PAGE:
Unfortunately, there are no photos of the takeoff or landing which is unfortunate. (Mike did get a short video on his phone of me flying overhead which I’ll post when I receive it). Making an initial flight from a larger class C airport does not lend itself to on field photographic activities. One can’t just walk out to the edge of the runway with a camera in hand and snap away without dealing with airport security and a likely a very long conversation with TSA personnel.
The return to terra firma was nice and smooth along with being centered on the runway. Just the way you want the first test flight to terminate … uneventful. Although the time in the air was relatively short, I didn’t notice any control issues with the RV-12, but then again, I did not get it up to cruising speed either. Did notice right rudder was needed to prevent yaw, but knew that would be the case since the rudder has no trim tab yet. Notice the word yet … the DOG Aviation procurement department decided to order a sun shade and canopy cover through Van’s and along with the order, had Van’s include the trim tab for the RV-12. Unfortunately, the trim tab was not available when construction began on the rudder four years ago.
The "RV grin" … after a successful first test flight in the DOG Aviation RV-12. In a way, my late friend, fellow pilot and Oshkosh partner Marty Dippel was also able to partake in the first flight of the DOG Aviation RV-12 … in that, I was wearing Marty’s leather flight jacket.
After the above photo was taken, the RV-12 was rolled back into the hangar and the upper cowl was removed for inspection. My friend Bernie noticed a drip of an oily substance on the bottom cowl's aluminum heat shield under cylinder #1. I ran my hand under the valve cover gasket and got some dark oil on my fingers. The first thought was the valve cover gasket was leaking … but the darkness of the oil didn’t make sense. Upon further investigation with a mirror, the substance appeared to be coming from an exhaust stud that secures the flange for the exhaust pipe to the exhaust port on the cylinder. The oily substance is very dark, so there is no way its oil leaking from the engine. Our conclusions, it is likely a lubricant left over from the machining process or some type of anti-seize lubricant used during assembly. This assessment was made based upon further inspections of the other cylinders which revealed the same thing occurring but to a much lesser degree. Unfortunately, we cleaned it up before I thought of taking a photo for the blog.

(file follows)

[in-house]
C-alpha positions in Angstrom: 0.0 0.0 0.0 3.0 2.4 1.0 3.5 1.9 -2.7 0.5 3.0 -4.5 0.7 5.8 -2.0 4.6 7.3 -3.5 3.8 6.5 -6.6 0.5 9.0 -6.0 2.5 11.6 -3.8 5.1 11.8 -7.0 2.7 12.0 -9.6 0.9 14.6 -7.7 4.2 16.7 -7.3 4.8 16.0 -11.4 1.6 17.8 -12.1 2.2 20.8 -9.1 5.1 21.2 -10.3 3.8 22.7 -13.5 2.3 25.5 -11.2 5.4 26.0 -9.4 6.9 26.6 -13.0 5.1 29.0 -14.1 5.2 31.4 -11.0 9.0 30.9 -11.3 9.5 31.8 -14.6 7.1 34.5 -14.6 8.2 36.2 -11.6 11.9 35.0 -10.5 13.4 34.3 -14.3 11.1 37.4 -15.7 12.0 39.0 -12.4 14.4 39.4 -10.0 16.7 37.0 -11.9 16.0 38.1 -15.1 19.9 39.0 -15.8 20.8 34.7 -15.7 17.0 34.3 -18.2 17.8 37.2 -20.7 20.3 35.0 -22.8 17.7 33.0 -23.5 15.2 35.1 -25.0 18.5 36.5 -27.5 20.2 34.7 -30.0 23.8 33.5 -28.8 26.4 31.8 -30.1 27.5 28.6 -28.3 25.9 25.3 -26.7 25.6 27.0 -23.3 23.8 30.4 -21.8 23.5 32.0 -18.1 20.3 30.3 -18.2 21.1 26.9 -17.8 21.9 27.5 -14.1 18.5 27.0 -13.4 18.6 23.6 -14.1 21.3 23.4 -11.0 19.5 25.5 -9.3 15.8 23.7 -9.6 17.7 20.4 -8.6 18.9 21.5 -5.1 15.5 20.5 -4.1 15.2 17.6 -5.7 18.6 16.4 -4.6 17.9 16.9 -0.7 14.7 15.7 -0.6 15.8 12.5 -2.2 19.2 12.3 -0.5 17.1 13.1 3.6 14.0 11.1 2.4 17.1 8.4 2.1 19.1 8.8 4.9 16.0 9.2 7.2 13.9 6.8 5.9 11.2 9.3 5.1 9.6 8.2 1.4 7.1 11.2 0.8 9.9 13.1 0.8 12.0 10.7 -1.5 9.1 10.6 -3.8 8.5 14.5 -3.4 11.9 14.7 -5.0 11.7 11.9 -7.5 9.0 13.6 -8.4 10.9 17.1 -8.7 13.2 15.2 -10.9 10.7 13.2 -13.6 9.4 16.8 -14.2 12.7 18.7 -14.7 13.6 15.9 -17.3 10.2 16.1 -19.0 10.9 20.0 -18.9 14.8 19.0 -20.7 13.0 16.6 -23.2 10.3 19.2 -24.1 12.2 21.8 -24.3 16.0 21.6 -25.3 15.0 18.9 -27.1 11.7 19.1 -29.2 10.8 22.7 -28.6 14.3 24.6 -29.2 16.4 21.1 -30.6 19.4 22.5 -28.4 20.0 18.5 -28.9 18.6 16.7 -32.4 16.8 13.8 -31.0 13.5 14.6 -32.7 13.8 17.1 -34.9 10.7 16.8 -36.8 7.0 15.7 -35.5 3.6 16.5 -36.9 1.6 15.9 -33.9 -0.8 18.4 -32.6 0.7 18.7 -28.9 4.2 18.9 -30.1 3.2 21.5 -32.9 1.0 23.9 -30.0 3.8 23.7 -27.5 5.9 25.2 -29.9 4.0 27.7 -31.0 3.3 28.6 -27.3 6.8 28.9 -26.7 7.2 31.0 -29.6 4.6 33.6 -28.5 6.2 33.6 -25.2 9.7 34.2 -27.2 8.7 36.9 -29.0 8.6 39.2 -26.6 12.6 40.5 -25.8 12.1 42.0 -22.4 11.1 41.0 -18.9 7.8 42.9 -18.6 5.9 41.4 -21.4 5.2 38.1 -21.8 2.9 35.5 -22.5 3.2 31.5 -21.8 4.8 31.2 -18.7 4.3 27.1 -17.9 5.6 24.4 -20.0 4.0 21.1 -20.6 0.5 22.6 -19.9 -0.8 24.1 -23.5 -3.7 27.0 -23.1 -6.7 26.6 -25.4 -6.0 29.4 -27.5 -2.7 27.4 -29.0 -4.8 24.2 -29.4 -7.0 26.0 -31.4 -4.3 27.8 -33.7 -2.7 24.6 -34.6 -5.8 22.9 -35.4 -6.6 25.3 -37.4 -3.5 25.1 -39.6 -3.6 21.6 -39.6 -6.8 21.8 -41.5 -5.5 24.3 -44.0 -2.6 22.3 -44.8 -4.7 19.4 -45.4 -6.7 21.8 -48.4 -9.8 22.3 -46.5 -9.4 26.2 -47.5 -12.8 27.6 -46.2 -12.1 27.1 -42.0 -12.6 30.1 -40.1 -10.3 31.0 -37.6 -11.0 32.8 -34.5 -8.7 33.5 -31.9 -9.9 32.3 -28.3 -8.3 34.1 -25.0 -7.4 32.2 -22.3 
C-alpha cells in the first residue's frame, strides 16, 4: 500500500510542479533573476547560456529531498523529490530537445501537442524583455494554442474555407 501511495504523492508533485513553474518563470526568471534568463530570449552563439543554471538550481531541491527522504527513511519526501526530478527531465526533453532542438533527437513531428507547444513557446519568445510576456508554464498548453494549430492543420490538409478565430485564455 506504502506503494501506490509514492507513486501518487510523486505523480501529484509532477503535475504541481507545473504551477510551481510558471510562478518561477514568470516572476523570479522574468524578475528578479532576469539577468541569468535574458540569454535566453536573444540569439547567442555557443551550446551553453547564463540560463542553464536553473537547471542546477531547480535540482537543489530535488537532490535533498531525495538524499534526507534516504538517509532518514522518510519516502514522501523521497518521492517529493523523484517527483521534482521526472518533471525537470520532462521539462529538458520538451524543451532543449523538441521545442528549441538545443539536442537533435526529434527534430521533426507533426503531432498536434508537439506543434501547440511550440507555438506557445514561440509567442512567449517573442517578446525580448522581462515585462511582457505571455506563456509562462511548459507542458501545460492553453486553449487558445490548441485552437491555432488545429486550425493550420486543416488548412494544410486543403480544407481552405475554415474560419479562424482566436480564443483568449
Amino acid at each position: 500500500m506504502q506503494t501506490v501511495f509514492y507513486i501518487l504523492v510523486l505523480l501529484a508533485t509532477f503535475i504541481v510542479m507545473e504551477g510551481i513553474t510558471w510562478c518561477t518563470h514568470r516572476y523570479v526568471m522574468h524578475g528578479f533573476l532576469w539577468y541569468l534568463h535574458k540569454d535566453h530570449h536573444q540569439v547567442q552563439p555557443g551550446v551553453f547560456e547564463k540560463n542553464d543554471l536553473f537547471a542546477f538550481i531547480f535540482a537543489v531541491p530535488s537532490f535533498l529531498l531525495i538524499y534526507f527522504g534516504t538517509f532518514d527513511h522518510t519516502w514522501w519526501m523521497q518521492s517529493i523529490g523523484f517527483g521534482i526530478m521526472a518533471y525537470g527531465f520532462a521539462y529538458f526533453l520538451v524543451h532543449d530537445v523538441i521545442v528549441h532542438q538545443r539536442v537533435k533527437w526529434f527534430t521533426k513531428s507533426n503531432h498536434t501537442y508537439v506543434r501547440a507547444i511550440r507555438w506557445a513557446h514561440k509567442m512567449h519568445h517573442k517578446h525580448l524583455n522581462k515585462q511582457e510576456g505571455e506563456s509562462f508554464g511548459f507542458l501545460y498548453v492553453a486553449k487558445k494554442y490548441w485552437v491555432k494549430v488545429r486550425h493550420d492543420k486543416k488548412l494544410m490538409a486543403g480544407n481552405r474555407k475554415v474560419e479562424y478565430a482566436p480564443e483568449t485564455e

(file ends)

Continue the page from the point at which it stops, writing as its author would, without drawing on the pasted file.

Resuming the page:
Return from the future: This is a photo taken using a mirror that shows the area around the #1 cylinder exhaust flange stud that the dark oily substance mentioned above was coming from. This photo was taken after a little over an hour of flight time. Now there is just a little streak of the dark oil … which seems to confirm to me the oil that was dripping after the first flight was likely from the machining or assembly process. The tipoff for me is that the oil is dark and dirty looking ... if it were actually engine oil, the oil would be clean looking like the oil in the oil tank.
The only actual possible leak found during the inspection was a small smear of oil on the bottom of the fitting for the oil line coming from the oil cooler where it attaches to the right side of the engine. Not sure if this was an actual leak or a smear of oil from when the oil line was installed … but just to be on the safe side, the fitting was made a few degrees tighter with a crows foot wrench. So this will be a location I will need to be keeping my eyes on during the next few flights.
Return from the future: After tightening the oil line fitting mentioned above a tad more, there is no longer any signs of leakage.